Captured, as the uprising collapsed, Daddy Sharpe was condemned to death in April 1832 and hanged in May that year. At his execution, he wore a new suit of white clothes made for him by members of his owner's family, who respected him.

Before he died, Sharpe made it clear that he regretted the loss of life and property. It seems that he intended a campaign of passive resistance, which would only use force in the face of white armed repression. However, once the uprising occurred it proved impossible to control arson and, of course, the white authorities responded with extreme violence.

The body count

Only 14 white people died in the turmoil of the uprising. However, the disproportionate number of black people killed bears testimony to the extreme violence of the white authorities in suppressing the revolt. And then in exacting vengeance on those who had attempted to emancipate themselves by force. Official figures state that 307 enslaved people were killed during the uprising, but the number was much higher due to ad hoc executions. After the uprising was crushed, a further 312 enslaved people were executed.

This followed a familiar pattern of violence – always ready to hand in support of the plantation system and then bloodily deployed whenever it was challenged – seen in response to all slave revolts. This was true across the British colonies and would occur in the US as well. In short: slavery was maintained by the threat of, and rapid deployment of, extreme violence.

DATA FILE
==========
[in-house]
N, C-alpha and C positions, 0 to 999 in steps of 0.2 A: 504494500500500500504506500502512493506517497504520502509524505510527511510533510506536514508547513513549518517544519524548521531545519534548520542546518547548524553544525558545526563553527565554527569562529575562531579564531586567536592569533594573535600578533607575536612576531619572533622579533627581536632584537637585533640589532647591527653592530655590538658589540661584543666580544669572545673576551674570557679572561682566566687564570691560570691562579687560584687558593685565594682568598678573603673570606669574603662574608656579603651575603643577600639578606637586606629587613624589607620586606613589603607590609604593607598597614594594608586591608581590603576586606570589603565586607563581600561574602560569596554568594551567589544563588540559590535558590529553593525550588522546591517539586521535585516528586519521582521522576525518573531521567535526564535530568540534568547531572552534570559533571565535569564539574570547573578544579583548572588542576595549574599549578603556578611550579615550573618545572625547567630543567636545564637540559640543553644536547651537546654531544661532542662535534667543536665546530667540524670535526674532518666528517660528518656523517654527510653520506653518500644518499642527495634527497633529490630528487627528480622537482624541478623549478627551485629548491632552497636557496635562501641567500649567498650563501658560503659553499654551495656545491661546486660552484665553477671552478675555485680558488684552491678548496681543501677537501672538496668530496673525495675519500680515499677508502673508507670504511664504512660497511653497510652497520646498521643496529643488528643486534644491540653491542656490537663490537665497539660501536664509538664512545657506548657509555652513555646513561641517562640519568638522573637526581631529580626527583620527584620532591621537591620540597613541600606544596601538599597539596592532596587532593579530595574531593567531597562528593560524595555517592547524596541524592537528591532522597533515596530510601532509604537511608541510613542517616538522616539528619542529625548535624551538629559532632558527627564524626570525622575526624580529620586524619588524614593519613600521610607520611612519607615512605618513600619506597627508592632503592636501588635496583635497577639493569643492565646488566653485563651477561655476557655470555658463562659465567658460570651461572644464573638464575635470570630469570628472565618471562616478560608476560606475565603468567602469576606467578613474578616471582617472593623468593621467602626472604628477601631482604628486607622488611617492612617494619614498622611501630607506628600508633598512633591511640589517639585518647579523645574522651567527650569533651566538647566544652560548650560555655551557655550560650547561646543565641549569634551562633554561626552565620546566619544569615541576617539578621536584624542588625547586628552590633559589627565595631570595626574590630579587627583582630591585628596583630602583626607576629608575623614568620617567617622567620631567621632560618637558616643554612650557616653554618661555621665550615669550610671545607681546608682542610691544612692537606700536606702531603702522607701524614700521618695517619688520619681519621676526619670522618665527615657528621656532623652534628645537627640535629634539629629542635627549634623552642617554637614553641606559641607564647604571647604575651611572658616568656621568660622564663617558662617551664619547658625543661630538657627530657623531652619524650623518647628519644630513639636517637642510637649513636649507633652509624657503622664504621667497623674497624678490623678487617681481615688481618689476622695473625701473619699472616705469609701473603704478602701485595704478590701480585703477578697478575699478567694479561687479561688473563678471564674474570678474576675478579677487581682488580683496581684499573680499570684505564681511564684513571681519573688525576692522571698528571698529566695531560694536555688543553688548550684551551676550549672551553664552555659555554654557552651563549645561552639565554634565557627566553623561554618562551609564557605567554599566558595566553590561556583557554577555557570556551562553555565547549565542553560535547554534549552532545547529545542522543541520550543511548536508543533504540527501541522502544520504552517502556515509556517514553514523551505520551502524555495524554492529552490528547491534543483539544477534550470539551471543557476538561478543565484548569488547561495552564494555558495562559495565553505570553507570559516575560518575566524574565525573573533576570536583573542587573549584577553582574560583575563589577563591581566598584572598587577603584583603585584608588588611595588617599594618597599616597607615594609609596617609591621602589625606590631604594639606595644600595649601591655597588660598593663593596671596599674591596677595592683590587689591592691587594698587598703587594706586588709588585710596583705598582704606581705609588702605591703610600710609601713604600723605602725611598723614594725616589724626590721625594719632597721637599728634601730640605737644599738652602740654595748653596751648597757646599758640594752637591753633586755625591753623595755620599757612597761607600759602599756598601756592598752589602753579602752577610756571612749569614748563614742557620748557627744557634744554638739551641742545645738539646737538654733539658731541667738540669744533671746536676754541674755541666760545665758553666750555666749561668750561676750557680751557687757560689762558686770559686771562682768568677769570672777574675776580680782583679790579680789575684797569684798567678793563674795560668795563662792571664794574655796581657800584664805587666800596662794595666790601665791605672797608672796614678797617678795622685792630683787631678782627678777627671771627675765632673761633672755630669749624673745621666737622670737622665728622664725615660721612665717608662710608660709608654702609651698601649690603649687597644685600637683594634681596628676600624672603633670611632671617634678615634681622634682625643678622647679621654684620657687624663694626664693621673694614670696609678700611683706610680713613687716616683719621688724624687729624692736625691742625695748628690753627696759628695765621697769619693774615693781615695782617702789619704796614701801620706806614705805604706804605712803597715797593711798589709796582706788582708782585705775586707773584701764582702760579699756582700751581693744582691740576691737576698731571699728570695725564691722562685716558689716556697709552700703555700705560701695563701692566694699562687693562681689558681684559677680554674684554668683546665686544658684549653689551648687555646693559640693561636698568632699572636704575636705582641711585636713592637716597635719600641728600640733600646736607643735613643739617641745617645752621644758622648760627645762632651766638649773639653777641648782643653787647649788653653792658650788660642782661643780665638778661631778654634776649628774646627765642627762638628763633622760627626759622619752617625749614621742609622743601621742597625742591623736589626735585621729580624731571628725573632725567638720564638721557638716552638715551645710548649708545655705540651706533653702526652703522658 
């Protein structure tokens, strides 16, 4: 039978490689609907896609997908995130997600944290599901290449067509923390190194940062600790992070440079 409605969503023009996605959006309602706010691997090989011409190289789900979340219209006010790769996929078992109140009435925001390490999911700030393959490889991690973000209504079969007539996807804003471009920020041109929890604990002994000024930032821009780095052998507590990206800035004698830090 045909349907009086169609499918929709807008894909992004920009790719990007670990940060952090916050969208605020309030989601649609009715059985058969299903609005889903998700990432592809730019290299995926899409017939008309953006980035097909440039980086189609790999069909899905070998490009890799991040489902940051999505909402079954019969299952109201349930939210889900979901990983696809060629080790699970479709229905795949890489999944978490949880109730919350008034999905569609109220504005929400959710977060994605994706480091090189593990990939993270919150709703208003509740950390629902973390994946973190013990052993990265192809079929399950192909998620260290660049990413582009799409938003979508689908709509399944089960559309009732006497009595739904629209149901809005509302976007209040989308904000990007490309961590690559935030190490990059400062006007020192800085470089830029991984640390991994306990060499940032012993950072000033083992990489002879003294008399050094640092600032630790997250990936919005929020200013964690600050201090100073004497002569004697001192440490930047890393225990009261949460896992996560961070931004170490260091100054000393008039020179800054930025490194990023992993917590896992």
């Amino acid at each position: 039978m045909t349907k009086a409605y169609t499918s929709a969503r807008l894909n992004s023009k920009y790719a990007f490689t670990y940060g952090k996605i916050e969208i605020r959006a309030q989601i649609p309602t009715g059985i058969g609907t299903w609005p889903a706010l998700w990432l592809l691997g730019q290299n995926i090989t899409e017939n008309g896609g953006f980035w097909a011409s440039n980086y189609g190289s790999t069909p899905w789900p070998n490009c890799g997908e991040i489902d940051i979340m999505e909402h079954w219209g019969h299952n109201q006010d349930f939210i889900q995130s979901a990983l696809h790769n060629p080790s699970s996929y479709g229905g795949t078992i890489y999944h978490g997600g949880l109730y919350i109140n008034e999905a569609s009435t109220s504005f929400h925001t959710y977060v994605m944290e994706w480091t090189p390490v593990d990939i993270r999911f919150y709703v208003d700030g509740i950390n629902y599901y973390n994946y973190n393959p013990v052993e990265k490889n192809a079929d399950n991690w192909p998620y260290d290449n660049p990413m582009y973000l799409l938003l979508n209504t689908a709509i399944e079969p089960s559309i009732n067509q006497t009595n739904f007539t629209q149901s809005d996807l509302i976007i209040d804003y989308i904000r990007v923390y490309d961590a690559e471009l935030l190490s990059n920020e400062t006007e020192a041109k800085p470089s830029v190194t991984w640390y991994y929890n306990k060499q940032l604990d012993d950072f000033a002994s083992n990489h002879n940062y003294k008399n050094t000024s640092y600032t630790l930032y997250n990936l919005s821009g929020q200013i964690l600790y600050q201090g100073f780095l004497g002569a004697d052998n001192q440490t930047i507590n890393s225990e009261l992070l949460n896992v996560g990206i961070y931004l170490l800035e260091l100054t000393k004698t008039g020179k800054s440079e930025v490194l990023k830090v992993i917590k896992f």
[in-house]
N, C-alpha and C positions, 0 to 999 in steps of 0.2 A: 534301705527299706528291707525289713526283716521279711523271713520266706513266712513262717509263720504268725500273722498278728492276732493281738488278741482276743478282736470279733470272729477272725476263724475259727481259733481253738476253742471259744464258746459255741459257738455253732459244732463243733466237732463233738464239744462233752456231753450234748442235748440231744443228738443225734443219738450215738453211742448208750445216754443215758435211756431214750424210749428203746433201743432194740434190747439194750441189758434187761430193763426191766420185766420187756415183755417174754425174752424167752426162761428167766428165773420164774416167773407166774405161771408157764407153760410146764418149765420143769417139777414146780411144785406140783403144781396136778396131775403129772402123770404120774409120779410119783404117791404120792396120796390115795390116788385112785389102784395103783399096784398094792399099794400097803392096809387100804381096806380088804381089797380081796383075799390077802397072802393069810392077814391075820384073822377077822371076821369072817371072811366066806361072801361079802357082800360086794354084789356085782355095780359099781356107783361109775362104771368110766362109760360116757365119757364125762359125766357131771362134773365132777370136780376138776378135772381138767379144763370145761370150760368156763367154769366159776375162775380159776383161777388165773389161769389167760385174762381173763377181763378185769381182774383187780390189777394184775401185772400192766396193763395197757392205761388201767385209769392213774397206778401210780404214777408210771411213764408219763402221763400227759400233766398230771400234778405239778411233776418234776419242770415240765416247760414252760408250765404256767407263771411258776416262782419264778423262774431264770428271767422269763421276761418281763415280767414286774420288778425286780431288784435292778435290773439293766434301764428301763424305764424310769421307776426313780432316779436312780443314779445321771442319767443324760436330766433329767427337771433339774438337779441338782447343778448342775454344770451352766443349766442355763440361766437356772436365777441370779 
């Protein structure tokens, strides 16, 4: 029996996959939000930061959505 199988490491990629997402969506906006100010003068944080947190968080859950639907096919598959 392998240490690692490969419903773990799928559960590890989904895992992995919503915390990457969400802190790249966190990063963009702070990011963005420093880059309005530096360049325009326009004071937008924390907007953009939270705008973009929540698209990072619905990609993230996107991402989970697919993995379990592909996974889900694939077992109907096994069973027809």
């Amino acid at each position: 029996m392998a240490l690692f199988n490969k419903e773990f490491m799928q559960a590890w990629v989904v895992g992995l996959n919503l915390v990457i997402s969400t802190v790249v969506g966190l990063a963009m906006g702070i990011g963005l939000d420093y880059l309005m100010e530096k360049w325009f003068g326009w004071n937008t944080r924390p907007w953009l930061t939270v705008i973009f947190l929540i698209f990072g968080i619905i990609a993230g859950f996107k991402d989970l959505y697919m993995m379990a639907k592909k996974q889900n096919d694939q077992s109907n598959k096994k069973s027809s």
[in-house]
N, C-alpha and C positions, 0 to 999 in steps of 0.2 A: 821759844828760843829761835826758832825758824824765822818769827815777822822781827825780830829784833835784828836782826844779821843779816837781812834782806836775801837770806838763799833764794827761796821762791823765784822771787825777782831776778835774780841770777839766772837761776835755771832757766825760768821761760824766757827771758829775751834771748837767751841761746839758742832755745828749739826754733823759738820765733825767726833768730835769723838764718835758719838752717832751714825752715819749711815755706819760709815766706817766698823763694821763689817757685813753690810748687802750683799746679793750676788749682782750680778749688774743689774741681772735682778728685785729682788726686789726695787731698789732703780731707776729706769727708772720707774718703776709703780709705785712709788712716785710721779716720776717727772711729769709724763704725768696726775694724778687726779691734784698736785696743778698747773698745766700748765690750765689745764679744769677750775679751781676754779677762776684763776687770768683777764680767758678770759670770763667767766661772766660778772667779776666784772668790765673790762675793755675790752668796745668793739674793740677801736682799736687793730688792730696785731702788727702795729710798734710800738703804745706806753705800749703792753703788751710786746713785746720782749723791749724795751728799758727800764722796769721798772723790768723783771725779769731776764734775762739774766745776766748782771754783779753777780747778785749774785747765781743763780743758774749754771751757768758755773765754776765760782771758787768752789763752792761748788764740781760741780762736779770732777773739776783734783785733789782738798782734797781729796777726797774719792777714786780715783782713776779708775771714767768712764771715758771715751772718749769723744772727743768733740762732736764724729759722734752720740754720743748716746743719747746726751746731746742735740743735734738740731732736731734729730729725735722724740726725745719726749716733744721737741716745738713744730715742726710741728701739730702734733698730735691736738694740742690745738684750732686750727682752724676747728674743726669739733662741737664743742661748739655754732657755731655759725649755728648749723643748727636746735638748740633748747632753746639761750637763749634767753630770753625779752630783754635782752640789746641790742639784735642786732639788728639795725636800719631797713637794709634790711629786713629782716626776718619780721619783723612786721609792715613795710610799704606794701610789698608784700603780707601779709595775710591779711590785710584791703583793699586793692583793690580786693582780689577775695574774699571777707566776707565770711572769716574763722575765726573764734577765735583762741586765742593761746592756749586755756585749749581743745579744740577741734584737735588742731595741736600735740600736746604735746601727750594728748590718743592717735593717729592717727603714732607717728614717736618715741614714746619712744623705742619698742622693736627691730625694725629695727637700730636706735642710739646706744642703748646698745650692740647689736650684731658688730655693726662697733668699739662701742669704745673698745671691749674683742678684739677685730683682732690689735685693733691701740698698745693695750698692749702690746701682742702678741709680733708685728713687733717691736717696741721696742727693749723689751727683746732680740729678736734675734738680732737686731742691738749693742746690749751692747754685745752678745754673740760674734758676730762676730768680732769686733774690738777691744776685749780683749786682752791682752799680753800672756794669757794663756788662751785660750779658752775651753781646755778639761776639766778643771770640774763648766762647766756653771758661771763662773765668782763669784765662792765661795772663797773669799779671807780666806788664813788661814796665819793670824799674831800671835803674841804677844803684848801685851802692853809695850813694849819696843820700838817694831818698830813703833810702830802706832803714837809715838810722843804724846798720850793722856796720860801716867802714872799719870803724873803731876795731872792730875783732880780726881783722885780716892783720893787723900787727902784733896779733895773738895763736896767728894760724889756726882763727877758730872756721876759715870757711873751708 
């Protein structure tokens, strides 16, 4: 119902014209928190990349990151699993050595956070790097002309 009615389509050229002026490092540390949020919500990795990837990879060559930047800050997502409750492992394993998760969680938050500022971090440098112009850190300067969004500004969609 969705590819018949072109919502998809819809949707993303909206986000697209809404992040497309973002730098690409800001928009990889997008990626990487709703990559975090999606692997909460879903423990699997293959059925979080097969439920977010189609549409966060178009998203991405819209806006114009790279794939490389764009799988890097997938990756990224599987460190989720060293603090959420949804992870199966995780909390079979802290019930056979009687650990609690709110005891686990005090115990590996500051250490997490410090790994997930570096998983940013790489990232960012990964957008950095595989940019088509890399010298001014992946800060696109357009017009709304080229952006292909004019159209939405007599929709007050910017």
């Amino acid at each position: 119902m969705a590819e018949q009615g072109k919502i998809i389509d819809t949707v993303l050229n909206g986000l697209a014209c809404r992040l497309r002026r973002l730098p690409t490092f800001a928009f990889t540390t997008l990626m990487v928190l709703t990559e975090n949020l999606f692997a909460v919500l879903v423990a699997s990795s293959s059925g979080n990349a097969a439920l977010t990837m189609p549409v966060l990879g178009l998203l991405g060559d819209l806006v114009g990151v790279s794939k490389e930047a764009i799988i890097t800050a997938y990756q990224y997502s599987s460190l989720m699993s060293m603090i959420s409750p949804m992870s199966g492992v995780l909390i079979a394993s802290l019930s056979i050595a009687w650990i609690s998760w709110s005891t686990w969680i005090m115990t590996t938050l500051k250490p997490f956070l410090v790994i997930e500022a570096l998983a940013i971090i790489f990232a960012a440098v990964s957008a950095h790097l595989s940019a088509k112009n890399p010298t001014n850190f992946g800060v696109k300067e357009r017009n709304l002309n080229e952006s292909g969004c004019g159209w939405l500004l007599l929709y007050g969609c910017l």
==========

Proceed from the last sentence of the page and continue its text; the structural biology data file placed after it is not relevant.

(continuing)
Fourteen Baptist chapels were destroyed due to reprisals organised by Jamaica's "plantocracy." They also attempted to convict missionaries of treason and incitement; but failed to secure prosecutions in these cases.

In 1833 slavery was abolished in the British Empire.

The price of freedom?

What is little known is that our current generation contributed towards the billions of £s (about £17 billion in today's values), paid to slave owners in the 1830s as compensation for the loss of their human "property," as slaves were freed in the British Empire.